Let's look at style One. They seem to know better than reality. By that I mean they have a habit of looking at reality in the light of something better. They look at reality and see what is wrong. They sort for fault, for flaws, for what ought to be there and isn't. They walk around asking themselves, "What's wrong with this picture?" They have high standards to which reality must, but cannot, conform.
They turn the scolding light of fault-finding on themselves first. Often ones grew up in an atmosphere in which they were criticized, perhaps severely and were told that criticism was done in the name of love. "If I didn't love you, I wouldn't correct you. I tell you what is wrong because I love you." Children turn all attention into love anyway, so they interpret criticism as an act of love.
So to be good to themselves, they criticize themselves. This is also a preemptive strike. "You can criticize me, but I've already criticized myself for that very thing so you don't really add much to the conversation." Like all Enneagram strategies, it is also a way of controlling their world. If One is hyper-critical, One is aware that this is a way of making sure the world is the way it ought to be. Implicit in this approach is a smoldering anger that things are not right.
This anger is part of the 8-9-1 instinctive or gut or anger center. The One's anger is a moral one. They can be pictured as waving their index finger in a scolding manner.
This search for rightness and the energy of the anger makes them perfectionists. Ones will work endlessly on a project, making sure everything is perfect. They frequently have trouble with deadlines because almost any project can be improved.
With their intense moral concern and their interpretation of criticism as love, Ones do not want to be loved for their charm or beauty. They want to be appreciated and loved for the good work they do and their moral fiber. Love comes after evaluation, it is not be given for charm without effort.
Some prominent real life Ones: Miss Manners tells us all just how to behave. Like her, many Ones are literary and musical critics. Hilary Clinton campaigned for her health care reform with the central theme, "It's the right thing to do." (Listen to her talk, she frequently searches out the moral high ground). And Pope John Paul II was a One. One page of his book refuted eleven heresies and then pontificated the truth. Ones have a tendency to think there is only one right way to think or behave. John Paul is no exception. He thought he was infallible, but he probably thought that long before he became pope.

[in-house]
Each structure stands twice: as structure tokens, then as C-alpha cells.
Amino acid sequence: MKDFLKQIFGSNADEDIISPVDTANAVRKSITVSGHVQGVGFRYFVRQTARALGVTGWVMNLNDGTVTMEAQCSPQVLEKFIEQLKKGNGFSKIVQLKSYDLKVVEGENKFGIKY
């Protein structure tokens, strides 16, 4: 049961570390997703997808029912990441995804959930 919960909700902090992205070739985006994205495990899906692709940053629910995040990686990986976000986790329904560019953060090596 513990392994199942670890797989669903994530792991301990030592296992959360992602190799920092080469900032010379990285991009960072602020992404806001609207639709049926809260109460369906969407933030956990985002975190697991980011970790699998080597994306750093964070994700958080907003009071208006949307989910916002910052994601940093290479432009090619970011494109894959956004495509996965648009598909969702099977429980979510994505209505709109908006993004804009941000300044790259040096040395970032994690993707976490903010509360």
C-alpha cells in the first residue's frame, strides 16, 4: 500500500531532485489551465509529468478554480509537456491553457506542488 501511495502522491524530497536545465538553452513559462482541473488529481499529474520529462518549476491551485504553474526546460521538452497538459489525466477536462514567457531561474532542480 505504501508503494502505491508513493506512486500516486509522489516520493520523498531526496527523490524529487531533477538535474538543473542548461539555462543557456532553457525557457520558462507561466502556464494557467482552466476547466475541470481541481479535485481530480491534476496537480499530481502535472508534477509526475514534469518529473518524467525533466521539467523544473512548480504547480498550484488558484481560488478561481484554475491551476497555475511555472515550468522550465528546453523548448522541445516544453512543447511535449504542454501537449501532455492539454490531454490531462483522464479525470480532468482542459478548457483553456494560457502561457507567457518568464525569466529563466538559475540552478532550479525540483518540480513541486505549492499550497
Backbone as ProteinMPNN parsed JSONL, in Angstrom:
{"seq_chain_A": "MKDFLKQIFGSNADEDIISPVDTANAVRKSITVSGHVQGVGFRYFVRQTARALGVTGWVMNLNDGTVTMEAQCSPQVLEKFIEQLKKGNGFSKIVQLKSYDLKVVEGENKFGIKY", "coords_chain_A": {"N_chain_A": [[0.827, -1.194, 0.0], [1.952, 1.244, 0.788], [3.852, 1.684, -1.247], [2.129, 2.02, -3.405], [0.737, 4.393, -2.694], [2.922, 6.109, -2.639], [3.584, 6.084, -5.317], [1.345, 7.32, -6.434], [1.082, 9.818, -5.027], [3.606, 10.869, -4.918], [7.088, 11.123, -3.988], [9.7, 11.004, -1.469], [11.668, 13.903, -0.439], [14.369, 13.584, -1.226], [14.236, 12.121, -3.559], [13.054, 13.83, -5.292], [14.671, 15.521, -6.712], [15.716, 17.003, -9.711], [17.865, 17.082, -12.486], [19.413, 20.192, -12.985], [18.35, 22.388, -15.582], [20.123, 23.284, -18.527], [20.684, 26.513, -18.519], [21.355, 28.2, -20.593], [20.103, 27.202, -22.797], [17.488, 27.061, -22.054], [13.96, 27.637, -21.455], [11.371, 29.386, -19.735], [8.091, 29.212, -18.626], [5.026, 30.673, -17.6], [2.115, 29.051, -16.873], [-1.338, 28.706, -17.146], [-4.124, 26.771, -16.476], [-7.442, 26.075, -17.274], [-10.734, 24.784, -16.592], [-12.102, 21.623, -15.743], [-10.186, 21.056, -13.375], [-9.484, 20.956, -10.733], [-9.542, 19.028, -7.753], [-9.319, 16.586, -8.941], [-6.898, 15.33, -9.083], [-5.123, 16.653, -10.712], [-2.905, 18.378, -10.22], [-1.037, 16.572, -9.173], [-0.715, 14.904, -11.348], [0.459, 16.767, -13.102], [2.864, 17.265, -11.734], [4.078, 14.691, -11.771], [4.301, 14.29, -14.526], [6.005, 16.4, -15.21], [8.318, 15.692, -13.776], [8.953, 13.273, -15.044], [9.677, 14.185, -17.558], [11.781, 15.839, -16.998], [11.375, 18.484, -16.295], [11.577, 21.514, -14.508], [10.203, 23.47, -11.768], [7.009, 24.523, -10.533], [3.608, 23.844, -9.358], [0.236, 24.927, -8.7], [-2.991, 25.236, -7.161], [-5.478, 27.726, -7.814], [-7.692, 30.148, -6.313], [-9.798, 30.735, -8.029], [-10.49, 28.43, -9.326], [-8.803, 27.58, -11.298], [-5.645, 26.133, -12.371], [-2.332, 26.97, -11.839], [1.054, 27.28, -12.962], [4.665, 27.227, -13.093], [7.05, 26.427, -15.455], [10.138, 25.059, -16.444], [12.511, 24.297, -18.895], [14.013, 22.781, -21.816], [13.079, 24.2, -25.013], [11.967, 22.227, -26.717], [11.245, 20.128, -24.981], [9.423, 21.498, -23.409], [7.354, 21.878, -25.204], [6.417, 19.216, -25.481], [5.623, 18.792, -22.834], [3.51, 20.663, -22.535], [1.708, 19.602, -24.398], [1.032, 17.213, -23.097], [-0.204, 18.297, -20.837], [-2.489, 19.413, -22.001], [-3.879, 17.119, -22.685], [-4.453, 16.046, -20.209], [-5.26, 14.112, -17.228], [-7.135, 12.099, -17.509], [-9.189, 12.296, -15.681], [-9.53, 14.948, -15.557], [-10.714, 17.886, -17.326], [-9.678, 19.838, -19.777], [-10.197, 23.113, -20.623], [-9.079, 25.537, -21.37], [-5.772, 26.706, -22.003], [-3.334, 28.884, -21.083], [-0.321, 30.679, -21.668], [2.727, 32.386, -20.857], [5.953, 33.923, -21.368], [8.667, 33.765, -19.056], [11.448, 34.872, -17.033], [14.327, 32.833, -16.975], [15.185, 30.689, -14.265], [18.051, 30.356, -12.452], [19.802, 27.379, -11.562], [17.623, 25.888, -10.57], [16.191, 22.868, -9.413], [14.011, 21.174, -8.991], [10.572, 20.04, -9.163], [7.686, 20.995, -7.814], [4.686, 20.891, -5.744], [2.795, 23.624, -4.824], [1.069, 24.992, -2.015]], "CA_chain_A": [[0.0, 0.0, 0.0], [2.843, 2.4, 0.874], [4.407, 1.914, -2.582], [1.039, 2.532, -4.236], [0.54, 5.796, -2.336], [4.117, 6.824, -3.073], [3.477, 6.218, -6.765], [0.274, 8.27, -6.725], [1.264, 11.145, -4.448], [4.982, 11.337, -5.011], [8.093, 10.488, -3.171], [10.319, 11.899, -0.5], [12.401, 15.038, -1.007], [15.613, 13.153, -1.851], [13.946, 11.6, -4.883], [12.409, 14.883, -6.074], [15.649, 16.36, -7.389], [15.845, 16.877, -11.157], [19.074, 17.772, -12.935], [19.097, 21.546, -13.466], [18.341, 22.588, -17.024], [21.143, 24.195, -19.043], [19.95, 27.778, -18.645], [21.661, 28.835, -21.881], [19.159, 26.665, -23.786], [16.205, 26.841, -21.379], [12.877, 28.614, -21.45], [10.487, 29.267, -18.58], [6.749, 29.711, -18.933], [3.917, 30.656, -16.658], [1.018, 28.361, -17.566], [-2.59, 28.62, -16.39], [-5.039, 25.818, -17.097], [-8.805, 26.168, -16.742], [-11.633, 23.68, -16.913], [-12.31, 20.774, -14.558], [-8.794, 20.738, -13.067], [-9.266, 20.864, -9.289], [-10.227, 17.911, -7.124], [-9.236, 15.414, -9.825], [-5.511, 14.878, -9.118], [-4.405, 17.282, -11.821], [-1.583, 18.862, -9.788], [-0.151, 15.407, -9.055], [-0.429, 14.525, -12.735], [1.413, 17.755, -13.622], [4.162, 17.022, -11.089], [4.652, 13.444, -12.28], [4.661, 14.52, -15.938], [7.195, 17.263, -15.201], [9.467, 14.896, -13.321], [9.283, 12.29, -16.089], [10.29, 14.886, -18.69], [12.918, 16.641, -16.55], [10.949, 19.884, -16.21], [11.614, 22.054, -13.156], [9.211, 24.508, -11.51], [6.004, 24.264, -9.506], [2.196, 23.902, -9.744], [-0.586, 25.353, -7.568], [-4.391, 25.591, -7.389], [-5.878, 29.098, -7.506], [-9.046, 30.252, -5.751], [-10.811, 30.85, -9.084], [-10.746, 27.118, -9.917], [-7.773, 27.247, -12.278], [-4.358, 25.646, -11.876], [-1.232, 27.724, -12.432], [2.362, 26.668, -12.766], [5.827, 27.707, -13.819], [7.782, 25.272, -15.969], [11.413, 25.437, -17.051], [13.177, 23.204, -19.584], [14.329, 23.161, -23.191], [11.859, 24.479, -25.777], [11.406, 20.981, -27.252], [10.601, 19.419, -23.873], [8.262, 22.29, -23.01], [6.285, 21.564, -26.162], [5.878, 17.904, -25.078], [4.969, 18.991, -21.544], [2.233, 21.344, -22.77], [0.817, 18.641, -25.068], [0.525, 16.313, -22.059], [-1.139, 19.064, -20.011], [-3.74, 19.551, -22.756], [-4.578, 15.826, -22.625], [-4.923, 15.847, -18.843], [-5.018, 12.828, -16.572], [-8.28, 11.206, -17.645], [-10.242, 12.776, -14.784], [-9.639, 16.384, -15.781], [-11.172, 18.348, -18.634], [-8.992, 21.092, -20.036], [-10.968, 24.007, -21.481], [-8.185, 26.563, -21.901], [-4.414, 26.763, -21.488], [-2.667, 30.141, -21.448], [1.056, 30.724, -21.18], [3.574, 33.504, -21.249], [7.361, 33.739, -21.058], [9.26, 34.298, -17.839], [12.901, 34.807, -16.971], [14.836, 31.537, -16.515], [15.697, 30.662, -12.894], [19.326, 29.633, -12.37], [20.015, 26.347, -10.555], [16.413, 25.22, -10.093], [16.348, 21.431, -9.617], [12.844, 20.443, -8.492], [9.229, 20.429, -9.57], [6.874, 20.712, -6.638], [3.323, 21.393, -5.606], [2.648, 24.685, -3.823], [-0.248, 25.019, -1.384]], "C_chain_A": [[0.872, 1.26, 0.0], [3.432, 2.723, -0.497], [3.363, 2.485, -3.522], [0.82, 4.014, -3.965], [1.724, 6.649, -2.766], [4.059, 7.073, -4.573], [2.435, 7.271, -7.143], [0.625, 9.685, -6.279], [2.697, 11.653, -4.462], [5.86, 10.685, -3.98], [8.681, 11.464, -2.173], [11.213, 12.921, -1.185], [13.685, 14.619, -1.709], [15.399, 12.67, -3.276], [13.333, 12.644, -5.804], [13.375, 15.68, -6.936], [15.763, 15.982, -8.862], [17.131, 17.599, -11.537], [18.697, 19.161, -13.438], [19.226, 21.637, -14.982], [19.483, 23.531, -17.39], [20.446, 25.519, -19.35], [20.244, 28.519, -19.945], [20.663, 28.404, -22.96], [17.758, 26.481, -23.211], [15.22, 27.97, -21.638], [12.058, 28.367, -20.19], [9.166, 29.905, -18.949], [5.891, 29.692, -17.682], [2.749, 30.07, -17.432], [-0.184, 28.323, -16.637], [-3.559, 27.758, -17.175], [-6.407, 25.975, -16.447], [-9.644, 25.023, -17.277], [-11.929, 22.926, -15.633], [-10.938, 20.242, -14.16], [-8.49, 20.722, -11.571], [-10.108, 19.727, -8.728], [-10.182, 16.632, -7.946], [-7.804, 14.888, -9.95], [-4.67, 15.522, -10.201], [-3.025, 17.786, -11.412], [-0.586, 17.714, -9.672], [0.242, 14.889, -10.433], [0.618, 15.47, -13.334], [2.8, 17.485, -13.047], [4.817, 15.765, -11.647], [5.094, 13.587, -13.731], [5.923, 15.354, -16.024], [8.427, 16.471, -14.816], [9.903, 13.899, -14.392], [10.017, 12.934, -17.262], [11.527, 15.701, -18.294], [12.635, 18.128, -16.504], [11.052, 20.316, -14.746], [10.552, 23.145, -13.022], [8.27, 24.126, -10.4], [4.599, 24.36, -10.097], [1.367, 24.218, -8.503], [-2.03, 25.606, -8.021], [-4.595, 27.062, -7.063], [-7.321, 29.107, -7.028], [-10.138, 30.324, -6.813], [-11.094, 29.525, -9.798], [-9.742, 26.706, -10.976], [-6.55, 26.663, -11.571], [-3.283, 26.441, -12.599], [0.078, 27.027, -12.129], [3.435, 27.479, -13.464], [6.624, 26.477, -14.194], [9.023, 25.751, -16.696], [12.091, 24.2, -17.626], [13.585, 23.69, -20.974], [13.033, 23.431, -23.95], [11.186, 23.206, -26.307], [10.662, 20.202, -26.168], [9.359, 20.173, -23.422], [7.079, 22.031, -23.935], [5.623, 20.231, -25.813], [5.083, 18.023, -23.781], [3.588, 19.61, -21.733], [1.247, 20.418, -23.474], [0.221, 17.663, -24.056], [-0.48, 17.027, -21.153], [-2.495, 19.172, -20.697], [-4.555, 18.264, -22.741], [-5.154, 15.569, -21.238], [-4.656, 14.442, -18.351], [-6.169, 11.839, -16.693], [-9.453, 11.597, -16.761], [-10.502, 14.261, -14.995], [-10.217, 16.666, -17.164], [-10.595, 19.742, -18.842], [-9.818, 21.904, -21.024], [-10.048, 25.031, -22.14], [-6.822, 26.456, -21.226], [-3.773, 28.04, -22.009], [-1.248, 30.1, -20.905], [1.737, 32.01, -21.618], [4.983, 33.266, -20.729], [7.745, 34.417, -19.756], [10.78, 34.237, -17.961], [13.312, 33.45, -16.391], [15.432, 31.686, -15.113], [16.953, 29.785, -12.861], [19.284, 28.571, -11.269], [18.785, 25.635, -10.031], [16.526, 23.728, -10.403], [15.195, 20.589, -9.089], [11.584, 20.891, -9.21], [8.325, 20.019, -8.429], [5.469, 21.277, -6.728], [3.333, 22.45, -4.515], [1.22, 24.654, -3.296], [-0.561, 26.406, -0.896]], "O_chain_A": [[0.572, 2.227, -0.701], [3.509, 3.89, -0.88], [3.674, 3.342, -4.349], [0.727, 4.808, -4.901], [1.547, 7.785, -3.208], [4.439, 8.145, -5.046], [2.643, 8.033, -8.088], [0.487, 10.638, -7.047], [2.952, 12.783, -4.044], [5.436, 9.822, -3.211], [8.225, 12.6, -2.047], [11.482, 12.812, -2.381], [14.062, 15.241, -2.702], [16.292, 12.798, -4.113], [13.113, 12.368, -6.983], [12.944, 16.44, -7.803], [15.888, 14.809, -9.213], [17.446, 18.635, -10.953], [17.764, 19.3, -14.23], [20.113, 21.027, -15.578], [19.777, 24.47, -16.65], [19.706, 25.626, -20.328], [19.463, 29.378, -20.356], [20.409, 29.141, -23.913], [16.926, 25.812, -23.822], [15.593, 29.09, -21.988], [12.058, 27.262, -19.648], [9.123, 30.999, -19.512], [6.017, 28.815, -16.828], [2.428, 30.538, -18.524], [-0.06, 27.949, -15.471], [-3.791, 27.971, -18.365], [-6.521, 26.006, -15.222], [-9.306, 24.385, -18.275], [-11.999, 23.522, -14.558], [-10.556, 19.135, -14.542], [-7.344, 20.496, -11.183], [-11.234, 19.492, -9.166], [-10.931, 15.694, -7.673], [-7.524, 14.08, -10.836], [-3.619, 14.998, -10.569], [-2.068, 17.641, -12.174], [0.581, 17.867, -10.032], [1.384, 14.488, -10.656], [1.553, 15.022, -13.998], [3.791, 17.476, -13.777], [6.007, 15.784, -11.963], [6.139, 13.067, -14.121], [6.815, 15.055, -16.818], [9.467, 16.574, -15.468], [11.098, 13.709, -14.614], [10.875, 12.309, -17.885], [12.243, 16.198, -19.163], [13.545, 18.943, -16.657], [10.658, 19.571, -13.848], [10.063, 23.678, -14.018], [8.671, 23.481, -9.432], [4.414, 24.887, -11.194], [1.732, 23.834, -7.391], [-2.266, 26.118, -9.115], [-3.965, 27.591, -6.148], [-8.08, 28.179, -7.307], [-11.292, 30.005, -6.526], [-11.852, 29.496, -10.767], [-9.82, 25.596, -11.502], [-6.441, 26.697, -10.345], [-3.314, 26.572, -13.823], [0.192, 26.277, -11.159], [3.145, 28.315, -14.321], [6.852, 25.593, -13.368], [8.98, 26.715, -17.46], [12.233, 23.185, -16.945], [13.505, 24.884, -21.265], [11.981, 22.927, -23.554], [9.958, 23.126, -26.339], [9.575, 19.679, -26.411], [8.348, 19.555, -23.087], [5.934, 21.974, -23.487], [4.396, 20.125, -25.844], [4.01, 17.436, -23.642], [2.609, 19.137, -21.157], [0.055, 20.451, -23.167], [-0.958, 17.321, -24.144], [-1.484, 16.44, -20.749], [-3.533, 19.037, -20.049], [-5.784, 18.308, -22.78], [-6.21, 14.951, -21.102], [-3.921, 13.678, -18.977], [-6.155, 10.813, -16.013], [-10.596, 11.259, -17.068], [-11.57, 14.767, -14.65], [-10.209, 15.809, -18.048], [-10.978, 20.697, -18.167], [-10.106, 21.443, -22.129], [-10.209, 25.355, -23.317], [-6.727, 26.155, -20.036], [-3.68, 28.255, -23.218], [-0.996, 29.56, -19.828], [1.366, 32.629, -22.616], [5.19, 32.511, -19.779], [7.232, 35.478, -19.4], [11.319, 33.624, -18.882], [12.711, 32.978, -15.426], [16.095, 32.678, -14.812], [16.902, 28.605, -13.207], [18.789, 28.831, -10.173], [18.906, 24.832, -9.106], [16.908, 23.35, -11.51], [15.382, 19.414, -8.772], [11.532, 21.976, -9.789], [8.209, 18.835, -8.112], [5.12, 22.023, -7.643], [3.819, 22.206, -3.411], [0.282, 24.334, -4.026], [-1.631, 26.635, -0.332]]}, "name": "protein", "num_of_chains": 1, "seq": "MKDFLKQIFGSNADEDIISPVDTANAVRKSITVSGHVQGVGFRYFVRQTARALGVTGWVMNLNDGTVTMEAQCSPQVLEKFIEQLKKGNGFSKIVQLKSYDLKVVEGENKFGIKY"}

Oneness can show up in lighthearted situations, too. Remember (or watch again) My Fair Lady. Rex Harrison is a one. He happens to play a sexual subtype with the usual lifework of reforming those they love. The whole movie is about his making Liza Doolittle into a fine lady. Surprise! She resents it. (His picky grammar, his finicky habits, his repression of his own sensuality). He declares love by singing that he's become accustomed to her face etc. That's not exactly unbridled passion.
One's are polarized against their own sensuality because sensuality can easily lead to moral deviance. Passion, impulse, bliss -- these threaten the moral order. So One's have a specific neurotic defense called a reaction formation. A One walks down the street and sees a delicious dessert being served at a sidewalk cafe. They then begin to lecture on how terrible it is that people let themselves get fat! They do this without acknowledging how much they want that dessert.
Resources: Read St. Paul's Letter to the Romans. The whole thing is about how we can be righteous. Paul is a one and you'll see how angry he is, and how angry he is at the Law. He is angry at the law because all the law does is show us where we are wrong and doesn't enable us to do what is right. This really bothers a One. Martin Luther and John Calvin are Ones, too and Lutherans often talk about Paul's Letters to Romans and Galatians as the "Canon (Standard by which things are measured) within the Canon of scriptures." American Puritanism is quite Oneish. Just read Jonathan Edwards as he scolds and scalds his audiences with his sermons. Listen to Richard Rohr's tapes, Enneagram: Naming Our Illusions. Richard is a One and he is eloquent and insightful on his own fixation.
Ones get healthy when they get funny. Treat yourself to some humor.